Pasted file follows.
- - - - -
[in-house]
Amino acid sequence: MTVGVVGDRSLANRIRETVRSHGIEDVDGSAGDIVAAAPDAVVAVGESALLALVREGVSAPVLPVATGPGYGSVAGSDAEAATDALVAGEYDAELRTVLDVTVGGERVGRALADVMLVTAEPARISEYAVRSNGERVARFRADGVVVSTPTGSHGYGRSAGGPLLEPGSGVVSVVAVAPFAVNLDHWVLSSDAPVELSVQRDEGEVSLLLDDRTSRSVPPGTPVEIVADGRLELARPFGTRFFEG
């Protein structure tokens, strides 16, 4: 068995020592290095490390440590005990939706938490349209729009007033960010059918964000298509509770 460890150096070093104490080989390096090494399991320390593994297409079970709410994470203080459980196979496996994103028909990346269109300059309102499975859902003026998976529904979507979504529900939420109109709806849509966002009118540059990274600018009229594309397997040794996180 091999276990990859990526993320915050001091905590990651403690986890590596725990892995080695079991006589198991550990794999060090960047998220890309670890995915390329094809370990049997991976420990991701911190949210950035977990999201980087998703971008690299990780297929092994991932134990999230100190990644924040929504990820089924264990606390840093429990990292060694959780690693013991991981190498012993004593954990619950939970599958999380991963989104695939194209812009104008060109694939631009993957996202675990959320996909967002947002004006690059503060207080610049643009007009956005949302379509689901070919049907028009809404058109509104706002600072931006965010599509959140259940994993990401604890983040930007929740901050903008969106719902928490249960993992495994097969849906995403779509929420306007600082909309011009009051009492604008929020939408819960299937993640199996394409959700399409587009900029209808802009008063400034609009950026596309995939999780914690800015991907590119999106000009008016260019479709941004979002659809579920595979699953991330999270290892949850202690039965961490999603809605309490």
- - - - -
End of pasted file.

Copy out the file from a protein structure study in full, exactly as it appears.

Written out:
[in-house]
Amino acid sequence: MTVGVVGDRSLANRIRETVRSHGIEDVDGSAGDIVAAAPDAVVAVGESALLALVREGVSAPVLPVATGPGYGSVAGSDAEAATDALVAGEYDAELRTVLDVTVGGERVGRALADVMLVTAEPARISEYAVRSNGERVARFRADGVVVSTPTGSHGYGRSAGGPLLEPGSGVVSVVAVAPFAVNLDHWVLSSDAPVELSVQRDEGEVSLLLDDRTSRSVPPGTPVEIVADGRLELARPFGTRFFEG
């Protein structure tokens, strides 16, 4: 068995020592290095490390440590005990939706938490349209729009007033960010059918964000298509509770 460890150096070093104490080989390096090494399991320390593994297409079970709410994470203080459980196979496996994103028909990346269109300059309102499975859902003026998976529904979507979504529900939420109109709806849509966002009118540059990274600018009229594309397997040794996180 091999276990990859990526993320915050001091905590990651403690986890590596725990892995080695079991006589198991550990794999060090960047998220890309670890995915390329094809370990049997991976420990991701911190949210950035977990999201980087998703971008690299990780297929092994991932134990999230100190990644924040929504990820089924264990606390840093429990990292060694959780690693013991991981190498012993004593954990619950939970599958999380991963989104695939194209812009104008060109694939631009993957996202675990959320996909967002947002004006690059503060207080610049643009007009956005949302379509689901070919049907028009809404058109509104706002600072931006965010599509959140259940994993990401604890983040930007929740901050903008969106719902928490249960993992495994097969849906995403779509929420306007600082909309011009009051009492604008929020939408819960299937993640199996394409959700399409587009900029209808802009008063400034609009950026596309995939999780914690800015991907590119999106000009008016260019479709941004979002659809579920595979699953991330999270290892949850202690039965961490999603809605309490």